The present government has, reactivated SMEDA as a
policy to focus on small and medium scale enterprises
Feb-04 - Feb-10, 2002
Small and Medium Enterprises (SMEs) represent the
most significant component of Pakistan's economy as it forms over 85
per cent of business in the country comprising heterogeneous
activities with prominent presence in services and manufacturing
sectors. These provide almost 80 per cent of industrial employment
contributing 30 per cent to GDP and above 25 per cent to country's
The SMEs have been getting immense recognition the
world over due to their pivotal role in economic development.
Frequently quoted as the backbone of an economy, these contribute
towards employment opportunities and revenue generation, promotion of
craftsmanship, equitable wealth distribution, resource mobilization
and development of an entrepreneurial culture. The SMEs are considered
hub of innovation and as the only hope for the survival of local
artisans who have been carrying unique skills over generations.
Despite its immense importance in the economy of
the country this sector has, unfortunately, not received due attention
of the economic planners and policy makers of the country in the past.
What has happened on this front is more because of the initiates of
the enterprising people of this country rather than the policy
support, encouragement or financial assistance of the government or
the financial institutions. The potential of this sector is
tremendous. Experts estimate that its contribution to country's GDP
and export earnings can easily be doubled by providing necessary
government support and financial assistance.
Small industries remained totally neglected during
the last decade despite official acknowledgment of the importance of
this sector in the economic growth of the country. Although the
provincial small industries corporations remained starved of
resources, the deposed government of Nawaz Sharif established Small
and Medium Enterprises Development Authority in late 1998 with great
fanfare and pledged to provide Rs. 250 billion for Small and Medium
Enterprises (SMEs) in three years. But there had practically been no
investment in the small and cottage industries since the establishment
of SMEDA. In the medium enterprise sector, the authority did chalk out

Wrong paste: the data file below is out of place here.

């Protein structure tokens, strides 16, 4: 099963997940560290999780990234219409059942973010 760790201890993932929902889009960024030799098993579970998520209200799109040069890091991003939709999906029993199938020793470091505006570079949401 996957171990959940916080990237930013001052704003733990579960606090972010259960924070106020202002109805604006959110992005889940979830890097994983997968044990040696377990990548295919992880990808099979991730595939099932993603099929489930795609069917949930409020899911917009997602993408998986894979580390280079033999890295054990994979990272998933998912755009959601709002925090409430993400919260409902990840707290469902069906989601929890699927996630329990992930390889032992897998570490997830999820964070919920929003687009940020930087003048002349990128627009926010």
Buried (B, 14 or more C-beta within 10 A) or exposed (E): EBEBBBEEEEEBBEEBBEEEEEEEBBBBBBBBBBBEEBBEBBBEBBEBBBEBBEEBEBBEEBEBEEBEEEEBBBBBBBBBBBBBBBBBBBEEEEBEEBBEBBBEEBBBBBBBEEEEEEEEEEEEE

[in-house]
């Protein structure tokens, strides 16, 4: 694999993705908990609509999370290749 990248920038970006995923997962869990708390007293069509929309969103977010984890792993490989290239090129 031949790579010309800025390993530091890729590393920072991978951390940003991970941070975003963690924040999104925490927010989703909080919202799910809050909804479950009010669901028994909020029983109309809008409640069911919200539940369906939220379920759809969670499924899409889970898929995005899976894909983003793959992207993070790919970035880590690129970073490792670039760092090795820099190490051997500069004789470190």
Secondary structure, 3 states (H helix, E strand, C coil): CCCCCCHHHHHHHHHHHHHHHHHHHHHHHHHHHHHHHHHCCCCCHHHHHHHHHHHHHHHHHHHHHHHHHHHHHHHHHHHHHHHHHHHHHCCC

an excellent scheme for the fisheries sector only. Its national
transport scheme fizzled out and it failed to present viable schemes
for the dairy, gems and jewellery and marble sectors.
The present government has, however, reactivated
SMEDA as a policy to focus on small and medium scale enterprises in
the private sector. The authority is making a two pronged approach to
achieve its objectives. It is acting as a lobbyist for the hitherto
neglected small and medium size business and also helping the
government by trying to bring these establishments within the
documented economy sector.
The present government's emphasis on development of
small and medium scale enterprises in the private sector is being duly
appreciated by the donor countries. Japan, European Union, Italian
government and Asian Development Bank have shown keen interest in the
various projects identified by Small and Medium Enterprises
Development Authority (SMEDA) of Pakistan.
During the past few months the SMEDA has taken many
initiatives which are likely to have far reaching effects on the
industrial development of the country specially the small and medium
scale industry. The SMEDA has asked the government to carry out a
census of small and medium size business establishments in the country
through the Federal Bureau of Statistics.
According to the criterion worked out by SMEDA, all
those business enterprises having 10 to 40 employees and having
productive assets (excluding land and building) worth Rs. 2 to Rs. 20
million are small business establishments. Those having more than 40
employees upto 99 with productive assets worth over Rs. 40 million to
100 million have been classified as medium size business
Another major initiative taken by the SMEDA is to
launch a regulatory mapping exercise in coordination with two experts
from the International Labour Organization (ILO) to review the entire
set of laws, rules, regulations and SROs at the federal, provincial
and local levels that govern business operations. According to a
source "these laws and regulations, may be in hundreds or even
more, may date back more than 60 and 70 years, and these either need
to be updated or scrapped altogether." Many of these laws and
rules are unrealistic, outdated and obsolete, but under these laws and
rules, the government agencies functioning at various levels enjoy
immense powers and small and medium business enterprises are literally
hostage in the hands of government functionaries.
One reason why the small and medium business
establishments prefer to operate in the informal sector is their
unending harassment at the hands of the government functionaries, such
as labour inspectors, excise officials, municipal functionaries and a
host of others.
"All laws, regulations and rules that govern
fiscal and taxation, labour management, credit policies, utilities,
registration provisions and maintenance of the premises will be
reviewed," a source in SMEDA disclosed. The idea of the exercise
is to remove the anomalies created by the uniformity of these laws and
regulations under which the government agencies treat big and small
business establishments, he added.